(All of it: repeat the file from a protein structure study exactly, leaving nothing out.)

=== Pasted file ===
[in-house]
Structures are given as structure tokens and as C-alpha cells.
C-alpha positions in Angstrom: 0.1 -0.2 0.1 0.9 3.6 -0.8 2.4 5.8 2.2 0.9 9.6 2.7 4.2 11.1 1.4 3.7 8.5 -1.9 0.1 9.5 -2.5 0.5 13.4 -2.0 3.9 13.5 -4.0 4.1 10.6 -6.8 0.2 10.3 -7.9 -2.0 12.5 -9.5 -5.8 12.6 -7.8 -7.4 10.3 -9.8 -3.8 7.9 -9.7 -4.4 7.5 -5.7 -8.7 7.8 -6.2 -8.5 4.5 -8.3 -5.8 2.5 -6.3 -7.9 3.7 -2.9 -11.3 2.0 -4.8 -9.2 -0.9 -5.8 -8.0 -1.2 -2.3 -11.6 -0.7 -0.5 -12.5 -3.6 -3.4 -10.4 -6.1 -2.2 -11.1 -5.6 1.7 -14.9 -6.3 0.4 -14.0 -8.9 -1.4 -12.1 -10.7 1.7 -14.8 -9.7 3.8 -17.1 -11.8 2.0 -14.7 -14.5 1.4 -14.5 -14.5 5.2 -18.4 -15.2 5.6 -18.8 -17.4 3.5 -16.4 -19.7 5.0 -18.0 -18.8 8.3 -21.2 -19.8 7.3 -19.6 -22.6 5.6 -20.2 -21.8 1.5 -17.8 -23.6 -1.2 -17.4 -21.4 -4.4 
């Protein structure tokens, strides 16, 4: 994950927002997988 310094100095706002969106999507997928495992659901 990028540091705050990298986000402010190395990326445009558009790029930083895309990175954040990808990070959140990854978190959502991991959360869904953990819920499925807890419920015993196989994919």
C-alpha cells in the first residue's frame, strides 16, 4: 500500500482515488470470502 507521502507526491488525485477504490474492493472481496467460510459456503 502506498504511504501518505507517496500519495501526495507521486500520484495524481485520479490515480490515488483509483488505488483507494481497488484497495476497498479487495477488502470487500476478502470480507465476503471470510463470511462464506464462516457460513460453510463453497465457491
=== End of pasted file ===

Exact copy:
[in-house]
Structures are given as structure tokens and as C-alpha cells.
C-alpha positions in Angstrom: 0.1 -0.2 0.1 0.9 3.6 -0.8 2.4 5.8 2.2 0.9 9.6 2.7 4.2 11.1 1.4 3.7 8.5 -1.9 0.1 9.5 -2.5 0.5 13.4 -2.0 3.9 13.5 -4.0 4.1 10.6 -6.8 0.2 10.3 -7.9 -2.0 12.5 -9.5 -5.8 12.6 -7.8 -7.4 10.3 -9.8 -3.8 7.9 -9.7 -4.4 7.5 -5.7 -8.7 7.8 -6.2 -8.5 4.5 -8.3 -5.8 2.5 -6.3 -7.9 3.7 -2.9 -11.3 2.0 -4.8 -9.2 -0.9 -5.8 -8.0 -1.2 -2.3 -11.6 -0.7 -0.5 -12.5 -3.6 -3.4 -10.4 -6.1 -2.2 -11.1 -5.6 1.7 -14.9 -6.3 0.4 -14.0 -8.9 -1.4 -12.1 -10.7 1.7 -14.8 -9.7 3.8 -17.1 -11.8 2.0 -14.7 -14.5 1.4 -14.5 -14.5 5.2 -18.4 -15.2 5.6 -18.8 -17.4 3.5 -16.4 -19.7 5.0 -18.0 -18.8 8.3 -21.2 -19.8 7.3 -19.6 -22.6 5.6 -20.2 -21.8 1.5 -17.8 -23.6 -1.2 -17.4 -21.4 -4.4 
């Protein structure tokens, strides 16, 4: 994950927002997988 310094100095706002969106999507997928495992659901 990028540091705050990298986000402010190395990326445009558009790029930083895309990175954040990808990070959140990854978190959502991991959360869904953990819920499925807890419920015993196989994919």
C-alpha cells in the first residue's frame, strides 16, 4: 500500500482515488470470502 507521502507526491488525485477504490474492493472481496467460510459456503 502506498504511504501518505507517496500519495501526495507521486500520484495524481485520479490515480490515488483509483488505488483507494481497488484497495476497498479487495477488502470487500476478502470480507465476503471470510463470511462464506464462516457460513460453510463453497465457491